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🔑 Today’s tip: To get someone to open up, lead with thoughtful observations, not questions.
“How are you?” It’s the easiest and most obvious question to ask, but a hard one to answer without resorting to pleasantries. And more often than not, with friends and family we haven’t seen for some time, it’s a conversational dead end.
If you’re genuinely curious about a person’s wellbeing, Ashley Abramson suggests a different approach: Start out with an observation. “The goal is to encourage the other person to open up about how they’re doing by showing you care,” Abramson writes, “so frame your observation in a way that won’t make them feel judged or misinterpreted”—for example, by starting with “I’ve noticed that” or “I’m wondering,” as in, “I’ve noticed that you’re quieter lately; I’m wondering if you’re stressed?”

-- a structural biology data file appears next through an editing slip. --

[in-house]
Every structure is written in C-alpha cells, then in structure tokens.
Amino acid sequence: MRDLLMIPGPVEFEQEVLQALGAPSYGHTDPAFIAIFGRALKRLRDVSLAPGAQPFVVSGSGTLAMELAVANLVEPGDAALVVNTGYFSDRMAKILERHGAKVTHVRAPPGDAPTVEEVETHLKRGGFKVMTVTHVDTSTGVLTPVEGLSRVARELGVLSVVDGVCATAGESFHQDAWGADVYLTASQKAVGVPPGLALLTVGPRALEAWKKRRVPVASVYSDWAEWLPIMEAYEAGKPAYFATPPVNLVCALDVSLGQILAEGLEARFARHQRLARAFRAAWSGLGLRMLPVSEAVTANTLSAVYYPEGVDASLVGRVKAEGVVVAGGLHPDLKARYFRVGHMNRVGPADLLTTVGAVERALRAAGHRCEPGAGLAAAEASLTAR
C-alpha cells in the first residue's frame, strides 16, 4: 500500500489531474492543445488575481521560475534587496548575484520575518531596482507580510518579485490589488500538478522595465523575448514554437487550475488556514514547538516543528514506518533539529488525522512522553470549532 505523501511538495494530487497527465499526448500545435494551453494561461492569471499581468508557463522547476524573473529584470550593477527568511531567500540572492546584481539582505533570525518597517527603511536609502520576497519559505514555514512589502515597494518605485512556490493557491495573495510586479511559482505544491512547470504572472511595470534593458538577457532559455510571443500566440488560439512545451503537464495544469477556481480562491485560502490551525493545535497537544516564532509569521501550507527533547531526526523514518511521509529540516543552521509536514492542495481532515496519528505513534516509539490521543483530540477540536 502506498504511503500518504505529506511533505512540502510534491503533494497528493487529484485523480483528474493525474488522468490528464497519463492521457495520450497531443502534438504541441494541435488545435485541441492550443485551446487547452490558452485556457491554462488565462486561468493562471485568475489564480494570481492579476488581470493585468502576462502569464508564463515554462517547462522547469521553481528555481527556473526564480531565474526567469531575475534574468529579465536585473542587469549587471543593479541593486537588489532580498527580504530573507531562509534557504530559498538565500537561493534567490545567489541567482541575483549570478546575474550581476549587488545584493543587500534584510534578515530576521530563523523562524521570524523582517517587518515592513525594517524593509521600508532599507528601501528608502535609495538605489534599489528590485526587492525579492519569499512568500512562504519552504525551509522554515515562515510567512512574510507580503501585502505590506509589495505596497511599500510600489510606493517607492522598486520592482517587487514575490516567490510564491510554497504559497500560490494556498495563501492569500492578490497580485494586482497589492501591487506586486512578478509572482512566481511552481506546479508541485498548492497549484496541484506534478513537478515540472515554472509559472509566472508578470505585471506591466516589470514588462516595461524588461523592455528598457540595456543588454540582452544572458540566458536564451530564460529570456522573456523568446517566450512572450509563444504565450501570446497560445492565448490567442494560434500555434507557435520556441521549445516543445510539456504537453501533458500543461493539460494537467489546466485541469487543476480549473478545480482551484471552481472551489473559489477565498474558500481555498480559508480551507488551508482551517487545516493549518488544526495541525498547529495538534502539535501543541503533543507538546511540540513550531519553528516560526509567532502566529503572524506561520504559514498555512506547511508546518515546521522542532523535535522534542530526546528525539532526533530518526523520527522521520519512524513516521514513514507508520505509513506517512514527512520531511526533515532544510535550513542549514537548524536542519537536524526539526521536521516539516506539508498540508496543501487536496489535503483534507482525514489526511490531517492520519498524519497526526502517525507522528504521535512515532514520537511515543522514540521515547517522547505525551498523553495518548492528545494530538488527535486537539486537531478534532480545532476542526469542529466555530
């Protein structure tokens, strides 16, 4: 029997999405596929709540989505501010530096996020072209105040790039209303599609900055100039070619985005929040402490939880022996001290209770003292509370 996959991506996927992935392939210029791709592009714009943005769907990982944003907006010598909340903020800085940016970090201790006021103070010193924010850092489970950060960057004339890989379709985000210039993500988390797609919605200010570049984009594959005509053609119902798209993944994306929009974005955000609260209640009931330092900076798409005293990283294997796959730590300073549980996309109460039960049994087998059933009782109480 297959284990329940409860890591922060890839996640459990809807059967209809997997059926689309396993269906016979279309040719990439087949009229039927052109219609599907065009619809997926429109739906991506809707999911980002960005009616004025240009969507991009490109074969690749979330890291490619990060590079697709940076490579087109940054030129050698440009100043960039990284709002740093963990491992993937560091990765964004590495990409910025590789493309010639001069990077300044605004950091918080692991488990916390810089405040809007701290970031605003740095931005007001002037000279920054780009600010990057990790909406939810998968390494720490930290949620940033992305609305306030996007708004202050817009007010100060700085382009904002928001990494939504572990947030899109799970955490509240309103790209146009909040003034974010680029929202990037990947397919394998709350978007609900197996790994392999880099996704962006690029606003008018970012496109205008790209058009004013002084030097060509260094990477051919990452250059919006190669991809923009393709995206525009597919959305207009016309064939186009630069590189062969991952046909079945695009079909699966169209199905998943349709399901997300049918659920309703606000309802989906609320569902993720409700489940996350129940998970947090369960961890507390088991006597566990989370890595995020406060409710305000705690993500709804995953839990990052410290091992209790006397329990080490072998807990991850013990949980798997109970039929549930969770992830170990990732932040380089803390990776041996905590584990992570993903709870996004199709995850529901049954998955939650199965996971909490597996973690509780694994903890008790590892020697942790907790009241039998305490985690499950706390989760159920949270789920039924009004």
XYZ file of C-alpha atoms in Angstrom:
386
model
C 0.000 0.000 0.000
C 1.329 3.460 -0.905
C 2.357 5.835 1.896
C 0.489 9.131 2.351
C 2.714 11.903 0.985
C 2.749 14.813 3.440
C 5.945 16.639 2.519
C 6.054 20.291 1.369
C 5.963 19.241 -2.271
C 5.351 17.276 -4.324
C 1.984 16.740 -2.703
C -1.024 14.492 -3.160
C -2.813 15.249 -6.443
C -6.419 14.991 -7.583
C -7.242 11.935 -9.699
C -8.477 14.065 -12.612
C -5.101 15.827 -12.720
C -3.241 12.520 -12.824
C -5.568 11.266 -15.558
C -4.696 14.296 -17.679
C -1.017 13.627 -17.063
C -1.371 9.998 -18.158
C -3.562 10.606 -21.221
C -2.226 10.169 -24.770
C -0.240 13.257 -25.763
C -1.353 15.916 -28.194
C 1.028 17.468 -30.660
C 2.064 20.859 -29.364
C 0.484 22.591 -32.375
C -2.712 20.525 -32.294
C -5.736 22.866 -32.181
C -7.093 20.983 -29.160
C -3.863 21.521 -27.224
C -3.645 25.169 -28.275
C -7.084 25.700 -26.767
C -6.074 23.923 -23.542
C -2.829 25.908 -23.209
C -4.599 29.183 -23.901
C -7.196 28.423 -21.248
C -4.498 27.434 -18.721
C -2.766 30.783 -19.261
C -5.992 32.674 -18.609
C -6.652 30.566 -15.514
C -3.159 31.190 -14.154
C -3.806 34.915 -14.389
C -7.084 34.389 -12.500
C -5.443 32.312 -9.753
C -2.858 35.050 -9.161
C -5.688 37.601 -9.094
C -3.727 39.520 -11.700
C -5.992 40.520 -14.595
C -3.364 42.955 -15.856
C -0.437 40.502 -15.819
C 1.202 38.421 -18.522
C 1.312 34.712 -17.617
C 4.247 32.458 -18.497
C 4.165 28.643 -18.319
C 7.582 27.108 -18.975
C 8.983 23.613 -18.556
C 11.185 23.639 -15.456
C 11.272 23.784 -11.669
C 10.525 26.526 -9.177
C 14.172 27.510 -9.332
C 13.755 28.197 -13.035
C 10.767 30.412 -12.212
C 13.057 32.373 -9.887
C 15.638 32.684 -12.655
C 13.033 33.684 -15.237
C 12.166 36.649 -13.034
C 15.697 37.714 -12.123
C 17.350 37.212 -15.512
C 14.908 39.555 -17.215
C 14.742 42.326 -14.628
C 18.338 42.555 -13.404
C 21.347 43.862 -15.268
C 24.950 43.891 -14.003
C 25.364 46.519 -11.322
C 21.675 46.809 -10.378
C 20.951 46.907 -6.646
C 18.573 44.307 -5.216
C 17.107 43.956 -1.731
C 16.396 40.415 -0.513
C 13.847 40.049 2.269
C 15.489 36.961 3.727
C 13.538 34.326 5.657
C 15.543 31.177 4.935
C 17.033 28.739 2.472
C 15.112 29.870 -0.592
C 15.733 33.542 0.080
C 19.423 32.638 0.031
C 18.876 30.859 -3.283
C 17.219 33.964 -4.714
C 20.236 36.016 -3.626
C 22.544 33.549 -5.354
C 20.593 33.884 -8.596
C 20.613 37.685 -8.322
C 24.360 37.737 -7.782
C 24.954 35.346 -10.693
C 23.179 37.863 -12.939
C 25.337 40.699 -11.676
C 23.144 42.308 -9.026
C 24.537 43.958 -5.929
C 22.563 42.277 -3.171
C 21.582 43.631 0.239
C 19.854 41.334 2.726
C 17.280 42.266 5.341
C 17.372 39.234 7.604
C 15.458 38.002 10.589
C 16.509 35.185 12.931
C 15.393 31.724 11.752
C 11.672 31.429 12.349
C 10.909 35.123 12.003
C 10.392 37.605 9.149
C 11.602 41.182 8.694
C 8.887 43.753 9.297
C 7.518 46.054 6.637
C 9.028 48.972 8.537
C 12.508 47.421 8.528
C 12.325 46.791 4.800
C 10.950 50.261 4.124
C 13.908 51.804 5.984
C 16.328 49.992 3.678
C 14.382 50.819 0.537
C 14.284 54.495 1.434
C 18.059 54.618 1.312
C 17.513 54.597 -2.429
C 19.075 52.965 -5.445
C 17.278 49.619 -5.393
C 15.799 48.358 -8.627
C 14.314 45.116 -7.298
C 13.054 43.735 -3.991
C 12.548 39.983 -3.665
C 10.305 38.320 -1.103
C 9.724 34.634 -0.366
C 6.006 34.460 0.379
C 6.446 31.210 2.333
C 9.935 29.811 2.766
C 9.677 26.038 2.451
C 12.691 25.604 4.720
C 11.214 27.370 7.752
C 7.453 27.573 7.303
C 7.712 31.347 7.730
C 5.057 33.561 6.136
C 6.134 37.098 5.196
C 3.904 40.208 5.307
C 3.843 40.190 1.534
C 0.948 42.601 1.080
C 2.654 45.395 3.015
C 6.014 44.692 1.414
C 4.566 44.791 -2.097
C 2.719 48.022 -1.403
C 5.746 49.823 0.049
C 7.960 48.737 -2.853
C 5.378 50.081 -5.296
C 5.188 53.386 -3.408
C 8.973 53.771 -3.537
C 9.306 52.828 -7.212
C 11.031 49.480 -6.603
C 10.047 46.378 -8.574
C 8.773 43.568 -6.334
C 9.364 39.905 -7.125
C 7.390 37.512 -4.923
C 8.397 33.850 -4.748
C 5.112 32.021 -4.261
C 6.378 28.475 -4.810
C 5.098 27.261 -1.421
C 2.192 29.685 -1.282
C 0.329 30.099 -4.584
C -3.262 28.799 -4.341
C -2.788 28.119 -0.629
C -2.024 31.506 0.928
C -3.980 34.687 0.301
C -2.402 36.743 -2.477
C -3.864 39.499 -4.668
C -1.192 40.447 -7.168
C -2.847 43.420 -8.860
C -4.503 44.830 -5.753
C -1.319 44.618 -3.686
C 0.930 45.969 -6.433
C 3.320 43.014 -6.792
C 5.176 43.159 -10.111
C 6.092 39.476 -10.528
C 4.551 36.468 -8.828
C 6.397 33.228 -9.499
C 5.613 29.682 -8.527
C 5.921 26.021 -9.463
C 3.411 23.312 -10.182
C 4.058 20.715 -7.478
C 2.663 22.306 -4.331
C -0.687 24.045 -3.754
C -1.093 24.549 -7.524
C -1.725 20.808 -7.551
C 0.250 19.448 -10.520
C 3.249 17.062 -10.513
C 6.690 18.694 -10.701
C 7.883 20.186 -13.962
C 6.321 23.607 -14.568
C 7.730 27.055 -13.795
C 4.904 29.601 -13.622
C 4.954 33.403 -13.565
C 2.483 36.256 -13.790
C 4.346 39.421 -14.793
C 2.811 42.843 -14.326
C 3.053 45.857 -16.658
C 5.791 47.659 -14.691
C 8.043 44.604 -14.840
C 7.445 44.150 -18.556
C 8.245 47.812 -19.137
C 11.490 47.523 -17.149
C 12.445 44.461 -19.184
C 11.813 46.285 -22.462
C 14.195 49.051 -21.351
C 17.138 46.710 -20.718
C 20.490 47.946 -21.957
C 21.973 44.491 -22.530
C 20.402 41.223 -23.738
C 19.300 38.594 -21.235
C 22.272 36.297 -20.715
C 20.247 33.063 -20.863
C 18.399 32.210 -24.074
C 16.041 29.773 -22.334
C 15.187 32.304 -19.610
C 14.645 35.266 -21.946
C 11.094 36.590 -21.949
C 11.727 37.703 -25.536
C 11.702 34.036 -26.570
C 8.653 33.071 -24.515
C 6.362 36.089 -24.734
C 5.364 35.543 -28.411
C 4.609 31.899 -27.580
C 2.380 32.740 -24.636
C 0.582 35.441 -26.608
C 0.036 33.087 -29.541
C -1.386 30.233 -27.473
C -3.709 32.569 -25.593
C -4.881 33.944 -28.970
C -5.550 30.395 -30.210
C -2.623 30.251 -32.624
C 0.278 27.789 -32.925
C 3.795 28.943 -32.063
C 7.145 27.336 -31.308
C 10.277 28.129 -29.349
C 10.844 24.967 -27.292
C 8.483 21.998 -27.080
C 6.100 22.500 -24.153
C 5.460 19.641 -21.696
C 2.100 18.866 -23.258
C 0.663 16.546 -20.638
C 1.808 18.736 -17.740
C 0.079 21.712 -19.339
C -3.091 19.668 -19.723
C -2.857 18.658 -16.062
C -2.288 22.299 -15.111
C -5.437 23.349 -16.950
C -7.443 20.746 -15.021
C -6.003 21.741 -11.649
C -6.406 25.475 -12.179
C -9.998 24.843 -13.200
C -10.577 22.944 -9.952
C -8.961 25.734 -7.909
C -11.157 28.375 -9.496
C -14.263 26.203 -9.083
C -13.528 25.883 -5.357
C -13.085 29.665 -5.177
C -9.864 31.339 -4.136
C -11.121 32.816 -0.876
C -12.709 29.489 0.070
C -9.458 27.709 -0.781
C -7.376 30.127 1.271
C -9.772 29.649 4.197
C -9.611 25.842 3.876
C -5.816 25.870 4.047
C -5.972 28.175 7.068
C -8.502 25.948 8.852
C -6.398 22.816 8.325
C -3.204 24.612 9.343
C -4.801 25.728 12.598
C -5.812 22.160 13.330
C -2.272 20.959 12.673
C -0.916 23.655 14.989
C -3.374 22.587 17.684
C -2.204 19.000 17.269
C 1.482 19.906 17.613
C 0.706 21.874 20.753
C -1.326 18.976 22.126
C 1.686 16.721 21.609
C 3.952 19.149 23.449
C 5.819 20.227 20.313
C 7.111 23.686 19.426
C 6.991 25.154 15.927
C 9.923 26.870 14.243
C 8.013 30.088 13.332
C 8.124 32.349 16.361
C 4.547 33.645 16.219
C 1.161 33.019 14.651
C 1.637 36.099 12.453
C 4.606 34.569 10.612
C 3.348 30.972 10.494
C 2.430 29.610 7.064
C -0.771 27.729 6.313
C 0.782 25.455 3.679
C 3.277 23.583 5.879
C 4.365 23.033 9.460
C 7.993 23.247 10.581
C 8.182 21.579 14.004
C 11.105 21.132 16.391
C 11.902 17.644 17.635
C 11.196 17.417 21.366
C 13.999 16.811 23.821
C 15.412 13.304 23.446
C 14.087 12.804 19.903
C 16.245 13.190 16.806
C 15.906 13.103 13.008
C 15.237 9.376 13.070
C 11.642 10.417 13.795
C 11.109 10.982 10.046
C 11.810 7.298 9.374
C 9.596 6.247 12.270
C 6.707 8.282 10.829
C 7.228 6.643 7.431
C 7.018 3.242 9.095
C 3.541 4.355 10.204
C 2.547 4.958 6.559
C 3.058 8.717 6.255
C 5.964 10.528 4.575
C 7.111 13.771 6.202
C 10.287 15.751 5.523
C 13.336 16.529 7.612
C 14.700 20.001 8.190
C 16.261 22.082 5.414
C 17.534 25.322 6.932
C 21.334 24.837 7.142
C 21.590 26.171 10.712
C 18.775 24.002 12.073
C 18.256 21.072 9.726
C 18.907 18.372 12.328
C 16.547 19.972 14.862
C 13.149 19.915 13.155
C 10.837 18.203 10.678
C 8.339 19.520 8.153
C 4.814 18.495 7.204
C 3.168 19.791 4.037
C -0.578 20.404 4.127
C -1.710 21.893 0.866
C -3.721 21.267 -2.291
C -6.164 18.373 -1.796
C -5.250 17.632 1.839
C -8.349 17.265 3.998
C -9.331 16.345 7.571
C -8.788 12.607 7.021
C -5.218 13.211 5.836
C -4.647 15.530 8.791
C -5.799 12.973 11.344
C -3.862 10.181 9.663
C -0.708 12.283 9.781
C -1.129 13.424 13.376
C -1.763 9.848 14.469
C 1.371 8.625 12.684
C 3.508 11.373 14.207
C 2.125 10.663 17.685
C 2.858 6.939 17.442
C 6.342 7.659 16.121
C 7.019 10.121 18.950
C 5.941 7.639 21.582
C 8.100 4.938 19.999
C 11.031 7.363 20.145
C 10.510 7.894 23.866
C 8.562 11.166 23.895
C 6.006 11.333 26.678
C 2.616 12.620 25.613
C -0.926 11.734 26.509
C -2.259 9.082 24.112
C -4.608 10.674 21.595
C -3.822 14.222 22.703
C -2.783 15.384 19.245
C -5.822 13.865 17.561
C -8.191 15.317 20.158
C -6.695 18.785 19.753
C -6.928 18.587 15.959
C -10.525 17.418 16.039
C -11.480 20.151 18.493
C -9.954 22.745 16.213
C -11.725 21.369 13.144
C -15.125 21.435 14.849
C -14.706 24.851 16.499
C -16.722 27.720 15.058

Then, keep observing and listening: How do they react, verbally and with body language? Did you get it right, or misinterpret what they’re going through? Do they want you to suggest a solution, or just listen? “It’s hard to watch someone you care about struggle,” Abramson writes, “but your empathy and presence are more powerful tools than you think.”
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